Here’s yet another option to buy your next house without a mortgage – setting up the contract to buy it contingent on the sale of your current house. This is typically more popular during a buyers market and houses are moving slowly (which probably wouldn’t work so well today), but you never know what the sellers will agree to until you ask!

Here’s the process of this option:

  • Put your house on the market
  • Start looking for your dream house
  • Find the next house you’d like to live in, put in an offer, but make it contingent on the sale of your house
  • If the seller agrees, continue to search out a buyer for your house
  • Sell your house, then close on the new house and move in

4) Save Up the Cash and Pay For It Outright

This option is by far the most difficult and takes the longest amount of time, but it is still possible.

The process is simple (but again, not easy):

  • Stay living where you are for a while – make due with what you have
  • Live on far less than you earn and save like crazy for a 5+ years
  • Then put in an all-cash offer on your next house

Yes, this option of buying your next house without a mortgage takes longer, but the all cash option is the most appealing for sellers. The closing is quick, they know the deal won’t fall through, and they won’t have to hassle with the bank either! And, as we all can understand, a bank-less experience is the best experience.

Related: Why You Should Pay For a House With Cash

Will You Buy Your Next House Without a Mortgage?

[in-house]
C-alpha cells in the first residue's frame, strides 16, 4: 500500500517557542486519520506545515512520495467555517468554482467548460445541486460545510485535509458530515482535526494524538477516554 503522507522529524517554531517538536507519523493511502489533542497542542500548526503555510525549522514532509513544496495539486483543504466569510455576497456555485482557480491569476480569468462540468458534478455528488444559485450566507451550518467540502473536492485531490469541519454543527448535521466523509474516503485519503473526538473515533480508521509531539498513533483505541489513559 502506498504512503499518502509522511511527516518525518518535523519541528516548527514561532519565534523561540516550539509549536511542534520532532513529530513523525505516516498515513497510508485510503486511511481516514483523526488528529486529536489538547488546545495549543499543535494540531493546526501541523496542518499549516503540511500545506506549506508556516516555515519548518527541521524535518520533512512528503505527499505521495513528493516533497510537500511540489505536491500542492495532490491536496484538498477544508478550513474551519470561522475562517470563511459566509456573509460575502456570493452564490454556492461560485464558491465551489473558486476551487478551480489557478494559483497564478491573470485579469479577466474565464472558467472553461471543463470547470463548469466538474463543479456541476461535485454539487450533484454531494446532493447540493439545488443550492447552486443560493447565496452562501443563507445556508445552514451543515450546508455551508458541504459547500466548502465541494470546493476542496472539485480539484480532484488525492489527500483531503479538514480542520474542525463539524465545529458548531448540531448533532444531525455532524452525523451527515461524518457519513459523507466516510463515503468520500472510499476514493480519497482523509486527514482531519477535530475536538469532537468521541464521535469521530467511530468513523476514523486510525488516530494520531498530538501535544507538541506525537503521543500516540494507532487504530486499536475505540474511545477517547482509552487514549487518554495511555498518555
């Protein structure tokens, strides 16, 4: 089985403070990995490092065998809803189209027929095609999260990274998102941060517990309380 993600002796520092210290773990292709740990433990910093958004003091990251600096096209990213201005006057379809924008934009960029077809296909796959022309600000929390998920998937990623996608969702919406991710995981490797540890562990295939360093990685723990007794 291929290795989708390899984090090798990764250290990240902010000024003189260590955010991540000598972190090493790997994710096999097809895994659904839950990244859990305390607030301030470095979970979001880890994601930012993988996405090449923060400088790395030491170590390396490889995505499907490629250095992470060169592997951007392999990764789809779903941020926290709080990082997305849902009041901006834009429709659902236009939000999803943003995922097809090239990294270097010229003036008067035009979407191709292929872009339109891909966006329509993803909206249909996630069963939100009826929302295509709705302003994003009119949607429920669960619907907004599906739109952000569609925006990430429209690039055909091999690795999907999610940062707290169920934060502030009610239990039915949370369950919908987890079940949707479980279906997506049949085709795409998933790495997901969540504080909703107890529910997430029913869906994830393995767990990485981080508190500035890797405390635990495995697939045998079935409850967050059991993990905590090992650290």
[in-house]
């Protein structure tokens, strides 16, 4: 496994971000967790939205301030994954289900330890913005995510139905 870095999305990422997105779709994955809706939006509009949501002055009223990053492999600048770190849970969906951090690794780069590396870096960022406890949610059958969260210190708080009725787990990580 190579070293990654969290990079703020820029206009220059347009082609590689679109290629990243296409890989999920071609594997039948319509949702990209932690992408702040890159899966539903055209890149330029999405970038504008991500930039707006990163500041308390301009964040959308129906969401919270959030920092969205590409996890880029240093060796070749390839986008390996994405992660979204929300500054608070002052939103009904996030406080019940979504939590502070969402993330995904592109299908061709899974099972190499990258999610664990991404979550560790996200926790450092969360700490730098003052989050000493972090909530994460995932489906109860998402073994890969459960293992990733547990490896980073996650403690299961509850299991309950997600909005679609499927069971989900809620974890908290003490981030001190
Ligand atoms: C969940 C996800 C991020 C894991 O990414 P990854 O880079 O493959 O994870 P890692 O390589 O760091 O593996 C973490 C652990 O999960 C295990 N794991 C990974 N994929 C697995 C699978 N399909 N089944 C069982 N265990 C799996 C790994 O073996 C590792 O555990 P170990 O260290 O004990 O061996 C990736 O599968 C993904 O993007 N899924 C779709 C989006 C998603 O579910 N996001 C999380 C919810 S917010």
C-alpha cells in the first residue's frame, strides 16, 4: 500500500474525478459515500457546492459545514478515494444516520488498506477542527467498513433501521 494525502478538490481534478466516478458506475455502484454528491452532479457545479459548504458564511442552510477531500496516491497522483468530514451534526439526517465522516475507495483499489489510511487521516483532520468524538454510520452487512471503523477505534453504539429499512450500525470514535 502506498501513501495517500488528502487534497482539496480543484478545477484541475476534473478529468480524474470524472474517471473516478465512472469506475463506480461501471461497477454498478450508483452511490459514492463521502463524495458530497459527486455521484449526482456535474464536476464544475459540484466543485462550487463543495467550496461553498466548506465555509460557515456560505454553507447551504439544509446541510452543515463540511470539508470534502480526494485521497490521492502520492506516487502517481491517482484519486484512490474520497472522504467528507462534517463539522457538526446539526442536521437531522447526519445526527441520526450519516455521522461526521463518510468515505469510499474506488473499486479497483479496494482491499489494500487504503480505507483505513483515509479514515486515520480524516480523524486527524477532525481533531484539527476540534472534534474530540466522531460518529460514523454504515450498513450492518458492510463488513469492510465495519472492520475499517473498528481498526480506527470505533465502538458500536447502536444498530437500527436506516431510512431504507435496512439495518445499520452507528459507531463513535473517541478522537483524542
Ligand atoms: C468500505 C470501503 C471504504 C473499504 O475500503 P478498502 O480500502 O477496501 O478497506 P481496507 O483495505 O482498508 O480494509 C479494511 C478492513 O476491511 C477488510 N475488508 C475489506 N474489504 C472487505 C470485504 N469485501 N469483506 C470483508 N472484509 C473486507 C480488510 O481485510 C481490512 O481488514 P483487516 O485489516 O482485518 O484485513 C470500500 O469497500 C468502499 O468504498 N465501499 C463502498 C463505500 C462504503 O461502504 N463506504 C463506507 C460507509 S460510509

So what do you think? Will you use one of these options to buy your next house without a mortgage?

Again, here are your options:

  1. Sell your house, rent an apartment, and buy your next house
  2. Sell your house, stay there while renting, and then buy your next house
  3. Buy a house contingent on the sale of your house
  4. Save up the cash for an all-cash buy

You’ve worked so hard to get the bank out of your life. I say keep them out! Choose from one of the options above and buy your next house with cash!

Which option would you choose? Will you buy your next house without a mortgage?

Battle of the Mind Housing Money Save Money

AUTHOR Derek Sall

Derek has a Bachelor's degree in Finance and a Master's in Business. As a finance manager in the corporate world, he regularly identified and solved problems at the C-suite level. Today, Derek isn't interested in helping big companies. Instead, he's helping individuals win financially--one email, one article, one person at a time.


  1. There are a couple of additional ways to buy your next house with cash. For one, you might consider downsizing from a larger, more expensive home to a smaller one you can buy with cash. This may mean giving up a detached, single-family home and moving into a townhome or condo; attached housing is usually less expensive. This method probably is most do-able if the home you’re in has seen its value rise strongly during the time you’ve owned it.

    Another idea is to relocate from a more expensive housing market to a less expensive one. If your career situation is fluid, you might look well outside your existing market; there are great places to live where housing is pretty affordable for even folks of modest means. For example, home prices in Cleveland OH are about half what they are in Austin TX; homes in Riverside-San Bernardino CA are about 35% less expensive than are homes in the Los Angeles metro area.

    • Good tip, Keith. Thanks!